Re: Fun Interview Stories

Subject: Re: Fun Interview Stories
From: Bruce Byfield <bbyfield -at- axionet -dot- com>
Date: Thu, 21 Aug 2003 19:31:11 -0700

Over the last eight years, I've contracted or been employed by thirty companies. That means that I've probably interviewed at over a hundred. So, I probably have the dubious distinction of having more interview experience than most people on the list. This thread has reminded me of some of the good and the bad ones:

The Bad

- I'm in a suit. It's a hot, humid day, and I'm counting the minutes until I can get the tie off and into a pair of shorts. The interviewer shuffles in wearing sandals so old that they're turned black. He's got on a ripped T-shirt and ragged cutoffs, and part of his last meal is still in his beard. He leans back in his chair, and puts his feet up on the desk. I'm less than a yard away, and his feet are literally caked with dirt. I can see his toe nails, and they are long and filthy. I can also see and smell something on his shoes that wouldn't get past the spam filters if I gave its proper name.

- I follow the interviewer up a narrow staircase to the office. We pass through what I can only describe as a cubicle gulag, with partitions taller than the cubicles are wide, and about a meter of space down the main aisle. We enter the meeting room, and, before we sit down, the interviewer immediately asks to see my portfolio. He stands as though getting too close to the portfolio might endanger his health, and starts flipping pages over with a sneer on his face. I try to start some conversation about the contents, but he cuts off each remark with an abrupt reply, and the little he does say shows that he has a very half-baked idea of layout. After about five minutes, I mutter that I have to leave, snatch my portfolio, and walk out after the briefest of courtesies. As soon as I'm around the corner, I phone the recruiter who sent me, and tell her tha there is now way that I will work for this person. She tells me that he just phoned and wants me in for another interviewer, so I guess I passed some sort of sophomoric test, but, needless to say, I don't feel flattered.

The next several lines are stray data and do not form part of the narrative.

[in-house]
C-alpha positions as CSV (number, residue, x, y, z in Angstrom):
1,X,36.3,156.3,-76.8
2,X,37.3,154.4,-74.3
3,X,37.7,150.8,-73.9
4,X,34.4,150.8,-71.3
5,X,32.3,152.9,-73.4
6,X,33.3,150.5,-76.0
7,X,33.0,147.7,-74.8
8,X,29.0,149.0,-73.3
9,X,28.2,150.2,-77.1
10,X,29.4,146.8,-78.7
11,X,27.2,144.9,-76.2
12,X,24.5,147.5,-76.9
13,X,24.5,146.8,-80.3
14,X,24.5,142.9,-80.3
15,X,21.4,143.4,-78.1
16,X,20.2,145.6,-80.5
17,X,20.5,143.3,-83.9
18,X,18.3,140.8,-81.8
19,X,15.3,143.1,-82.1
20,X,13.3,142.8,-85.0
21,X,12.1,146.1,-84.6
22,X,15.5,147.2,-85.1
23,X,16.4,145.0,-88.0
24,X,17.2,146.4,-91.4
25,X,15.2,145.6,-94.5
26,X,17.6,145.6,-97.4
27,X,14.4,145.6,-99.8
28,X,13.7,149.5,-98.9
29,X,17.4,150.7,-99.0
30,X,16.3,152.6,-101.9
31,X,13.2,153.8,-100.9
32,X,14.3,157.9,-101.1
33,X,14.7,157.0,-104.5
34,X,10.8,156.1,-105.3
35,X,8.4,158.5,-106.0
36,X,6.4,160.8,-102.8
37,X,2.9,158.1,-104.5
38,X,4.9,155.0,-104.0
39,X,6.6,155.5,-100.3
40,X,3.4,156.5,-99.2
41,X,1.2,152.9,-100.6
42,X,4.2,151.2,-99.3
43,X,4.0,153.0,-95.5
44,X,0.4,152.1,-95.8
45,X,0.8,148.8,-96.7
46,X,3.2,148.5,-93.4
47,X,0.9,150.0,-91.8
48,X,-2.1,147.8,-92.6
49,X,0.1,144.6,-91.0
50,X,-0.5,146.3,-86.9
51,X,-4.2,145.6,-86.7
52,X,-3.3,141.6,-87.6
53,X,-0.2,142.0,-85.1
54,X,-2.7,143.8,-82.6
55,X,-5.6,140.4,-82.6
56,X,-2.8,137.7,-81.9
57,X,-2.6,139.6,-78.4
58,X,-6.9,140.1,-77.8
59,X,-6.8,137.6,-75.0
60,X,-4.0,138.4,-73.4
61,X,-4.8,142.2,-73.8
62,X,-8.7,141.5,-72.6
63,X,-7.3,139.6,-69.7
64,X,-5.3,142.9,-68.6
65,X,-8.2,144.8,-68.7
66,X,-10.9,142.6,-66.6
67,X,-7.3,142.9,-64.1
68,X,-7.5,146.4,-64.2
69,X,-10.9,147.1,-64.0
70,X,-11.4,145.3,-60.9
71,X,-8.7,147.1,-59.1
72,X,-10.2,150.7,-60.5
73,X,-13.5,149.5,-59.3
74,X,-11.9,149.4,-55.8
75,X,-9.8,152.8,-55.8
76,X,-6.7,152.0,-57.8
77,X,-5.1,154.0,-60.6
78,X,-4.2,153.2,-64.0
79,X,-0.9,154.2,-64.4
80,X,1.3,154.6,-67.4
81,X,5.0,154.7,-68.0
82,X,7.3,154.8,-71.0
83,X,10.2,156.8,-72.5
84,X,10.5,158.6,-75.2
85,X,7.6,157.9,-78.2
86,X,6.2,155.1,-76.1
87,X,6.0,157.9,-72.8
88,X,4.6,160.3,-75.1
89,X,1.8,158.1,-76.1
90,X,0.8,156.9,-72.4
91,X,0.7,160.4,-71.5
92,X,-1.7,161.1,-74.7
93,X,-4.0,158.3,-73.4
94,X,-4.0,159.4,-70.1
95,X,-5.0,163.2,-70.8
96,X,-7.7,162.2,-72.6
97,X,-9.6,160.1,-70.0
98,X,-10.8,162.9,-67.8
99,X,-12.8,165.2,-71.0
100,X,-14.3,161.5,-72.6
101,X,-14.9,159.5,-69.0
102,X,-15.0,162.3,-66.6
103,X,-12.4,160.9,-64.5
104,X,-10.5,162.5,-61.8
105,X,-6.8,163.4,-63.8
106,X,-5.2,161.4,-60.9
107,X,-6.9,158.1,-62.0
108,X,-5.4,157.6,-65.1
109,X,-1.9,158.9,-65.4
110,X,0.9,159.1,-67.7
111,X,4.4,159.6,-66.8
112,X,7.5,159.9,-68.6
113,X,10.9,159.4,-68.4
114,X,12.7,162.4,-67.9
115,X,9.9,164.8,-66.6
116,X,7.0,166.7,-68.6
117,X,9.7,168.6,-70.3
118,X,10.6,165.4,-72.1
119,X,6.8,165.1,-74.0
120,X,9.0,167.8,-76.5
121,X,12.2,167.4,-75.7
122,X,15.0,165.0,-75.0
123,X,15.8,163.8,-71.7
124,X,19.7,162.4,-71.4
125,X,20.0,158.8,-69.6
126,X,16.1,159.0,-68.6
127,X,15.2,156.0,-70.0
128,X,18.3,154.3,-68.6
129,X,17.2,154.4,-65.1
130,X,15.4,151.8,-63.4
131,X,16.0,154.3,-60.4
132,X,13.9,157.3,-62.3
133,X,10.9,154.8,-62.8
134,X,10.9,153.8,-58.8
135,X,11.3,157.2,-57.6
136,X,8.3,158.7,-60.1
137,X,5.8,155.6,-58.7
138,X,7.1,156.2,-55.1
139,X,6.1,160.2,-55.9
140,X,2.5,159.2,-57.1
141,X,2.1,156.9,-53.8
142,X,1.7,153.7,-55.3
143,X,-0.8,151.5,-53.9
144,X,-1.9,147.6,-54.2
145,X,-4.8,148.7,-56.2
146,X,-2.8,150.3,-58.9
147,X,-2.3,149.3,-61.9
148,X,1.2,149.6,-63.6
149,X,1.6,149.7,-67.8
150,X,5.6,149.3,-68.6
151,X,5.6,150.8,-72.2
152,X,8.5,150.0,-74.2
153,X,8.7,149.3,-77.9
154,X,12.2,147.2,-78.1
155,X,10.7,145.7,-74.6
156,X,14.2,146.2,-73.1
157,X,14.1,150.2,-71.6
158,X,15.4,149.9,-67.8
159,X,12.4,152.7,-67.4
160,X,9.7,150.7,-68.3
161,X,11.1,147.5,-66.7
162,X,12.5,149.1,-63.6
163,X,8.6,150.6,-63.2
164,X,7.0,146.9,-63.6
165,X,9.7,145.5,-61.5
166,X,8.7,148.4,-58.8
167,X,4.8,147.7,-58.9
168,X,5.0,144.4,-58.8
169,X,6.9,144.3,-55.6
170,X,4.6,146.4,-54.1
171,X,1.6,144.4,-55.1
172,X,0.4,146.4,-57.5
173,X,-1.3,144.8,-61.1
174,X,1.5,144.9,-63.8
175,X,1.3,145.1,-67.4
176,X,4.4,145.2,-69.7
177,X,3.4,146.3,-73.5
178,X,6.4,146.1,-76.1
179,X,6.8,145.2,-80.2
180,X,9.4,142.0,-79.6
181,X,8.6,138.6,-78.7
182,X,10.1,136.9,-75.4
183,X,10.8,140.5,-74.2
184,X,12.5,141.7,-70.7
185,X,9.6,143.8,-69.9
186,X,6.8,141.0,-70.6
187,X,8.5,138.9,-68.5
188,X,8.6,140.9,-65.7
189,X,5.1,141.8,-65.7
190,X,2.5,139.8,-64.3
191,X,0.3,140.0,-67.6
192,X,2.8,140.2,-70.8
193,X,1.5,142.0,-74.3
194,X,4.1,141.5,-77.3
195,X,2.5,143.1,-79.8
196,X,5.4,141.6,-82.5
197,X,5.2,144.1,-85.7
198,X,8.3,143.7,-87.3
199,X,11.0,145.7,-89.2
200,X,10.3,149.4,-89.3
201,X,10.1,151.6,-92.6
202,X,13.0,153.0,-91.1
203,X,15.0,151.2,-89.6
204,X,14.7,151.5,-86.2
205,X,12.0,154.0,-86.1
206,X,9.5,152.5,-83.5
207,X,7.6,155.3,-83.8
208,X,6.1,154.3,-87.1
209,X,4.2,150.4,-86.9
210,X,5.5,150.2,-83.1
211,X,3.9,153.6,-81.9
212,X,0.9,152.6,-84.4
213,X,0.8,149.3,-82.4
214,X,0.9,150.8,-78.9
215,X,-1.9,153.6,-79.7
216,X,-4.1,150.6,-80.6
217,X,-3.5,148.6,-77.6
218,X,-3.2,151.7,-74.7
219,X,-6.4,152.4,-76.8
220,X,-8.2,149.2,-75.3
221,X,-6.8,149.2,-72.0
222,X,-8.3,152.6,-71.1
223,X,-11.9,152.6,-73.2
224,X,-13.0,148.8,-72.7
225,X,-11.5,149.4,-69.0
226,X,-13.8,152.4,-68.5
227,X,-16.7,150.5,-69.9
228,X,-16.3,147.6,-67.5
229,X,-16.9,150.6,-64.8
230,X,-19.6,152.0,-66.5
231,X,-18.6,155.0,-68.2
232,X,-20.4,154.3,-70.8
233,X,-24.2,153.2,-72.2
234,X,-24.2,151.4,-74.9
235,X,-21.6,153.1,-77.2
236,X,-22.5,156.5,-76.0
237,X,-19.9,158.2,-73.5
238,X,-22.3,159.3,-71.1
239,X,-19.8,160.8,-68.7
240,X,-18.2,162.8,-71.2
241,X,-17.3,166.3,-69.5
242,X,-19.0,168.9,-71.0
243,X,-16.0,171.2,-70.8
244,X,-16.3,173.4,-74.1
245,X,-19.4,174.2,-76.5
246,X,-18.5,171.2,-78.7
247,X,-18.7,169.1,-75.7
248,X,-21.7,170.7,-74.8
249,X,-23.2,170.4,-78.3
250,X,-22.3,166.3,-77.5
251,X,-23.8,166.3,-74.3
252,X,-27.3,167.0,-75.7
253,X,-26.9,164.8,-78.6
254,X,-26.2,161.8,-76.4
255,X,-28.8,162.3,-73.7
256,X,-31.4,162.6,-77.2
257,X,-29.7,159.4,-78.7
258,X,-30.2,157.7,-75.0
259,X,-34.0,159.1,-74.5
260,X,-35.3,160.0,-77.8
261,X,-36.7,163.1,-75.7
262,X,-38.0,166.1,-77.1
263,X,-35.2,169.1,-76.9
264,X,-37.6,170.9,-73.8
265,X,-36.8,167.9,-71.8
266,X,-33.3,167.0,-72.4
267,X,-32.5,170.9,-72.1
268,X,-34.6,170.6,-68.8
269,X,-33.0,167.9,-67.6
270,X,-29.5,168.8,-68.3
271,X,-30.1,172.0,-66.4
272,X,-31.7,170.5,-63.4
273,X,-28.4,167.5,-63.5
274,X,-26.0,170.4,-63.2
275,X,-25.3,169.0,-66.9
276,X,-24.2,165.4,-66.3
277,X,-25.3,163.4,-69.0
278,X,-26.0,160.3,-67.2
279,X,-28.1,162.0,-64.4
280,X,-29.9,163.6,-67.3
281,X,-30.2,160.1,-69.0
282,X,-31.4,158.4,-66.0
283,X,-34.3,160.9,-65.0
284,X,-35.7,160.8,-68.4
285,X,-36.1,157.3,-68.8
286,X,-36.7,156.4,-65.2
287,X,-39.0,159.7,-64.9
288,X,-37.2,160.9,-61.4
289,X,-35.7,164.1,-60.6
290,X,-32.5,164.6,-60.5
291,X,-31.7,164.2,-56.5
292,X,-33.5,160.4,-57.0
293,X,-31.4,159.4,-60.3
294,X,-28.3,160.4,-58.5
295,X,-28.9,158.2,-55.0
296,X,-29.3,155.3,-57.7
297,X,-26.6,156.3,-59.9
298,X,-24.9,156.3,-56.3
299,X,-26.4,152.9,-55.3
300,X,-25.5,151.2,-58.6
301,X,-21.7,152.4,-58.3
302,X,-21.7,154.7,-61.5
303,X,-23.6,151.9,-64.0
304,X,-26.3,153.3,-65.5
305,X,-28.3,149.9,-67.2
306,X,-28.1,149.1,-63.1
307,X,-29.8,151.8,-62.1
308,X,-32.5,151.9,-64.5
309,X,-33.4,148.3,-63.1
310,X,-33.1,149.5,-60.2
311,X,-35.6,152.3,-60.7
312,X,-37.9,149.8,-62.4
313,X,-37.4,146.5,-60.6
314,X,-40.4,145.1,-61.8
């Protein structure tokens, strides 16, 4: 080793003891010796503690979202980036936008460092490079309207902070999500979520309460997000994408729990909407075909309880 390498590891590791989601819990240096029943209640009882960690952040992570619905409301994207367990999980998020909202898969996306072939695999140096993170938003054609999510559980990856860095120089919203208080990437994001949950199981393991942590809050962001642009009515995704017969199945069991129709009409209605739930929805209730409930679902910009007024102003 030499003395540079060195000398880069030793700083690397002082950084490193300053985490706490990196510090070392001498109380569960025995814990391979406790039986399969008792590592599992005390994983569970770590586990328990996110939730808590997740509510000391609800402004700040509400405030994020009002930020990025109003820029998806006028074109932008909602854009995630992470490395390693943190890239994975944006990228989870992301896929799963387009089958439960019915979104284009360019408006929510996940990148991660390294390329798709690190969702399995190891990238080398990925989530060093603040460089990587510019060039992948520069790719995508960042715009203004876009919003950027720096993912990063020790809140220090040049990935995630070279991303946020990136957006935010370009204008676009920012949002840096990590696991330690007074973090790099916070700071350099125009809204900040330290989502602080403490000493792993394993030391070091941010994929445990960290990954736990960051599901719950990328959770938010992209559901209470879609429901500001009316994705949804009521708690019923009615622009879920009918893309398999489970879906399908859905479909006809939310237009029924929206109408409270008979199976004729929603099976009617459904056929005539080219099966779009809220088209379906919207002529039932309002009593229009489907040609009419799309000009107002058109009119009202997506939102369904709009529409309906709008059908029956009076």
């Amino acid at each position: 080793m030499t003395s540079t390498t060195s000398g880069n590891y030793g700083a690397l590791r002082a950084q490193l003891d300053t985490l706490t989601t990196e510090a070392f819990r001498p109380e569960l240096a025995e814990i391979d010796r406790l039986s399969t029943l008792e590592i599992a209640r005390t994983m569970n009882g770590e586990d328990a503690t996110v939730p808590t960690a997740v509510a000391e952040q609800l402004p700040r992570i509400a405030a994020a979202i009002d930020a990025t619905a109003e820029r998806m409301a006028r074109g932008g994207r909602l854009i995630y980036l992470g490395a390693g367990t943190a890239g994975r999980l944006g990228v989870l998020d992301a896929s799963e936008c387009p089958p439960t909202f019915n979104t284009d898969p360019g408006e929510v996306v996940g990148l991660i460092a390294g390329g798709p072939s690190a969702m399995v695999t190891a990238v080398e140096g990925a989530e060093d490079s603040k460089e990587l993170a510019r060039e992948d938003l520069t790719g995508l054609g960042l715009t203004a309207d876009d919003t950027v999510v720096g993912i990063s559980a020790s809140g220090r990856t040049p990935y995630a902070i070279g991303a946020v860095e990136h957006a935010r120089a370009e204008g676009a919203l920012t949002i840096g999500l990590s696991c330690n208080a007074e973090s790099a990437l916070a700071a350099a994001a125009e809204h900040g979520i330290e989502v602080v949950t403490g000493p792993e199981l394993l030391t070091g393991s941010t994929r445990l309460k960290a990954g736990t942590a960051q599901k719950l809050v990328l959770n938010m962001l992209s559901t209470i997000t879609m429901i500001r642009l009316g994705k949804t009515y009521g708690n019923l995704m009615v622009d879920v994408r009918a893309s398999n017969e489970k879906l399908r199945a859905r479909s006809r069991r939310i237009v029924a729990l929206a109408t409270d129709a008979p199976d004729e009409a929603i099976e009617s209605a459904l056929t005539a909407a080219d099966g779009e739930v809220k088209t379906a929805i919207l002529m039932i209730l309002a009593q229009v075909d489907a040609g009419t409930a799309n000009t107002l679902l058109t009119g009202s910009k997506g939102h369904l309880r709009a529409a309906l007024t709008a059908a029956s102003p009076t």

- I arrive at the interview, only to discover that I'll be talking to three people separately. Not only does each one ask questions that the other one asked, but each interview is over 90 minutes long. By the last one, I can barely talk above a whisper - then I have to go teach for four hours in the evening. I have to dismiss the class early because I've lost my voice. I later learn that I didn't get the job. just as well, since an arch-enemy works there, but I'm steamed just the same.

- The interviewer has no idea what to say or how to say it. I try to be patient, but her nervousness is starting to make me nervous, too. As tactfully as possible, I start making suggestions about what she should ask next, then answering my own questions. I end up explaining what should happen next. Later, I hear that she has used my suggestions while interviewing other candidates.

The Good

- As I sit down in the interviewer's office, I notice a playground for cockatiels. After we shake hands, I ask the interviewer if he has birds. He does, and so do I. We spend the next half hour exchanging cute bird stories, then realize that we haven't said a thing about the job. We exchange a few sentences, and I walk out hired.

- While doing an interview for a journalistic piece, I hear that a company is hiring on the other side of North America from me. The person I'm interviewing promises to pass along my resume. He does, and I talk with the company over the phone a few days later for twenty minutes. I hang up with my largest contract ever.

- A company calls me for an interview. I've never heard of the company, and haven't applied to it, but I agree to come in. It gradually leaks out in the interview that the company owners are starting another company to which I did reply. After ten minutes, the interviewer notes that we seem to get along, and that it must be "God's will" that we met. Abruptly, I find myself hired.

Bruce Byfield bbyfield -at- axionet -dot- com 604.421.7177

"Comes a heat wave, you can go down to the shore,
Comes a summon, you can hide behind the door,
Comes love, nothing can be done."
-Lew Brown, Sammy Stept, and Charles Tobias

RE: Fun Interview Stories: From: Lorraine Kiewiet

Previous by Author: Re:
Next by Author: Re: Semicolon Survey
Previous by Thread: RE: Fun Interview Stories
Next by Thread: RE: RE: Fun Interview Stories

What this post helpful? Share it with friends and colleagues:

Sponsored Ads